Some Riady (“Lippo”) group companies were publicly listed companies, so information regarding them was publicly available. “Other companies in the group are privately owned, so information concerning these companies is private and will only be disclosed to the appropriate regulatory authorities, as and when required by law.”

Phair also declined comment, citing “strict obligations of confidentiality to my clients and former clients regarding their business affairs.”

One of Indonesia’s big tobacco families also used the Cook Islands. On May 18, 2005, Philip Morris International completed the purchase of 97 percent of the shares of the Sampoerna tobacco company. It paid the Sampoerna family, Indonesia’s 10th richest, $2 billion for their minority stake. Two weeks later, on May 31, TrustNet established an offshore trust called Strong Castle Trust in the Cook Islands.

Sulistiani Sampoerna is listed in the TrustNet files as “trust settlor”, possibly indicating it was her money the trust was to hold. She did not respond to a request for comment. Two other Indonesian tobacco billionaires, Susilo Wonowidjojo and Peter Sondakh,  also have multiple offshore companies.

Eka Tjipta Widjaja

Four more of Indonesia’s very richest are known for their role in clearing vast areas of tropical rainforest. Eka Tjipta Widjaja, the Salim family, Sukanto Tanoto and Prajogo Pangestu built their fortunes after they obtained licenses to log and clear rainforest during the Suharto years.

Between them they have over 140 offshore companies, mostly in the British Virgin Islands.

More recently Widjaja, Tanoto and Pangestu have invested heavily in palm oil plantations. A series of reports earlier this year from the Pulitzer Center on Crisis Reporting described palm oil as one of the most controversial commodities on earth. Palm oil plantations have replaced “swathes of rainforest the size of small countries”.

The documents obtained by ICIJ show that as Suharto’s rule came to an end in 1997-98, the number of new TrustNet companies and trusts set up for Indonesians spiked.

TrustNet’s employee Stephen Breed arranged a trip to Jakarta in late 1997 to speak with at least one important client about the services TrustNet provided. He made an appointment to meet with Marimutu Sinivasan, chairman of Texmaco, an Indonesian textile and industrial conglomerate.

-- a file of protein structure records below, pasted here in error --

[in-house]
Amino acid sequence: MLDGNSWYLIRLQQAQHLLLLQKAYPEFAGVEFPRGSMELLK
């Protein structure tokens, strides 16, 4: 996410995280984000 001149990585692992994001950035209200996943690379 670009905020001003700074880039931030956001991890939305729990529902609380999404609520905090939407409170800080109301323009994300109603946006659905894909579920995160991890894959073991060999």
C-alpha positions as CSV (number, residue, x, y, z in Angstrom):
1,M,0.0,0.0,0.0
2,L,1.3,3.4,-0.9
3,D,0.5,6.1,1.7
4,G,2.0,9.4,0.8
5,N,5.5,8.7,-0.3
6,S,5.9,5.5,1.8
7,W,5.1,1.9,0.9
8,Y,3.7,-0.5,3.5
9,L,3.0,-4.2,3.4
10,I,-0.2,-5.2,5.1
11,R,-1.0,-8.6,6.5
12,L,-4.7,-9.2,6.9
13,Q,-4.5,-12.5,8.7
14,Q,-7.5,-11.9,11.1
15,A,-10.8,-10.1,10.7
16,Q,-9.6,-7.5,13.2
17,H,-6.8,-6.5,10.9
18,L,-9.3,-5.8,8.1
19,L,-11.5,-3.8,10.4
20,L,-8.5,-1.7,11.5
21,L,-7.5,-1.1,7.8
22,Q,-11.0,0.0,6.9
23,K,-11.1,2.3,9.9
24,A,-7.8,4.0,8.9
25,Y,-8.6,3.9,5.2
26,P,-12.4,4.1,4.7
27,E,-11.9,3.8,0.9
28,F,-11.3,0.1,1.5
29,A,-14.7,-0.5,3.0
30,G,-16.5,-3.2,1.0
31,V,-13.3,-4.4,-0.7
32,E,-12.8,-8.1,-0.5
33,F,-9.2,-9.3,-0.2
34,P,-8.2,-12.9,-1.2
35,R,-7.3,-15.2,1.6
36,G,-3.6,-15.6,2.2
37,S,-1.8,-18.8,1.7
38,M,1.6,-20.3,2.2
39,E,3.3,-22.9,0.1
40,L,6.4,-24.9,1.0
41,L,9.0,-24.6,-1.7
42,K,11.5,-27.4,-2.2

Sinivasan was a favorite of Suharto, and state banks and government agencies extended some $2.2 billion in loans to Texmaco, much of it in the dictator’s final months in power. TrustNet incorporated a Cook Islands offshore company on April 4, 1997, named the Pipeline Trust Company Limited and transferred its shares to Sinivasan’s name on Aug. 13, 1997.

The Pipeline Trust Company used the TrustNet subsidiaries Directcorp and Secorp as its director and secretary. Sinivasan was the sole shareholder. TrustNet later sent Sinivasan a power-of-attorney document on Dec. 11, 1997 that entitled him to open bank accounts and transfer money in and out of the accounts in the name of the company.

Sinivasan could not be reached for comment.

Other members of prominent Indonesia families set up offshore companies using TrustNet at this time. In September 1998 TrustNet set up a secretive offshore company called Pico Trading Limited. No real directors or owners were recorded. Invoice records show dozens of payments – usually tens of thousands of dollars each – made from Pico Trading’s bank account. More than $30,000 went to someone called “Yanti Rukmana,” the same name as Suharto’s oldest daughter. But, as the secretive record-keeping intended, there is no way of knowing from the documents if it was actually her.

Suharto was finally forced from power on May 21, 1998, and was replaced by his deputy B.J. Habibie, who promised to increase transparency compared to the Suharto years.

Yet even Habibie’s own sons used offshore companies, records reviewed by ICIJ show. His younger son Thareq Kemal Habibie was part of the rush of Indonesians setting up offshores in 1998. He formed two British Virgin Islands companies in the last weeks before Suharto had to resign. A decade later another son, Ilham, personally organized at least seven TrustNet companies to provide an offshore base for enterprises inside Indonesia, including exploration and mining. He did not respond to a request for comment.

Most of Indonesia’s 240 million people have barely heard of the offshore world. But for wealthy and powerful Indonesians, it is still a routine part of managing their business and finances.